Second is the spend-income speculation which expects that adjustments of expenditure can prompt changes in pay as evolved by Peacock and Wiseman (1979). As per this speculation, emergency in an economy could prompt a removal impact i.e., the current expansion in government spending prompts an increment in income .This kind of causality associates income with consumption

Meltzer and Richard (1981) described yet another causality relationship – the fiscal synchronization hypothesis which Posits that government determines its expenditures and revenues simultaneously based on the cost benefit analysis of the planned government programs. The last but not the least is the institutional separation hypothesis that is of an opposite view with the fiscal synchronization hypothesis. It posits that government determines its expenditures and revenues independently

From the foregoing analyses, it is evident that empirical studies on the relationship between government revenues and expenditures appears to be inconsistent with one another. This goes to underscore the importance of the variables- revenues and expenditures in determining the economic growth path and nature of causality relationship between them. This study seeks to add her voice to the seeming disagreement between researchers on the effect of government revenue and expenditure on economic growth. We intend to ascertain what is prevalent in the Nigerian economic scene. That is the problem of study!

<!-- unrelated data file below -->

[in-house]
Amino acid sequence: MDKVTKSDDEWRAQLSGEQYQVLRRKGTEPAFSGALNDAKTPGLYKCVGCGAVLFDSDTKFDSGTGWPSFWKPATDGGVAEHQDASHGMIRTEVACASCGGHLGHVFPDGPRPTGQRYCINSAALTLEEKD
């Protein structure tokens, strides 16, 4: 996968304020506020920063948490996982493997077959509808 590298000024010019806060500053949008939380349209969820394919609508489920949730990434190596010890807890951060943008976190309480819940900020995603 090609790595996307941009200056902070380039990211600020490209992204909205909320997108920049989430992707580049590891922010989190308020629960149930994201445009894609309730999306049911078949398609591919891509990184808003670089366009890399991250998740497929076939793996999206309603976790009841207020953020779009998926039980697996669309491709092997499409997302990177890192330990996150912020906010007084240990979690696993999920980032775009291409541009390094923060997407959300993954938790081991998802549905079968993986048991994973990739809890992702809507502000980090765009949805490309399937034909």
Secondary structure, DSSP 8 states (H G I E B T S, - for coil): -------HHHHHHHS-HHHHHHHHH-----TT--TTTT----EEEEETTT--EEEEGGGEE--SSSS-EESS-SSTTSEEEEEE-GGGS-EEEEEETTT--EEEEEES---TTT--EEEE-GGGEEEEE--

1.3 Objectives of the Study

The primary objective of this study is to determine the effect of federal government revenue and expenditure on economic growth of Nigeria. The specific objectives are to determine the impact of:

a) Non-oil revenue on economic growth in Nigeria;

b) Federal government retained revenue on economic growth in Nigeria;

c) Recurrent expenditure on economic growth in Nigeria.

d) Capital expenditure on economic growth in Nigeria.

e) The explanatory variables on economic growth in Nigeria.

1.4 Research Questions

The following research questions were detailed for this investigation.

i) To what extent has non-oil revenue impacted on economic growth in Nigeria;

ii) To what extent has retained revenue impacted on economic growth in Nigeria;

iii) To what extent has recurrent expenditure impacted on economic growth in Nigeria;

iv) To what extent has capital expenditure impacted on economic growth in Nigeria; and lastly

iv) Is there a joint relationship between the explanatory variables and economic growth in Nigeria?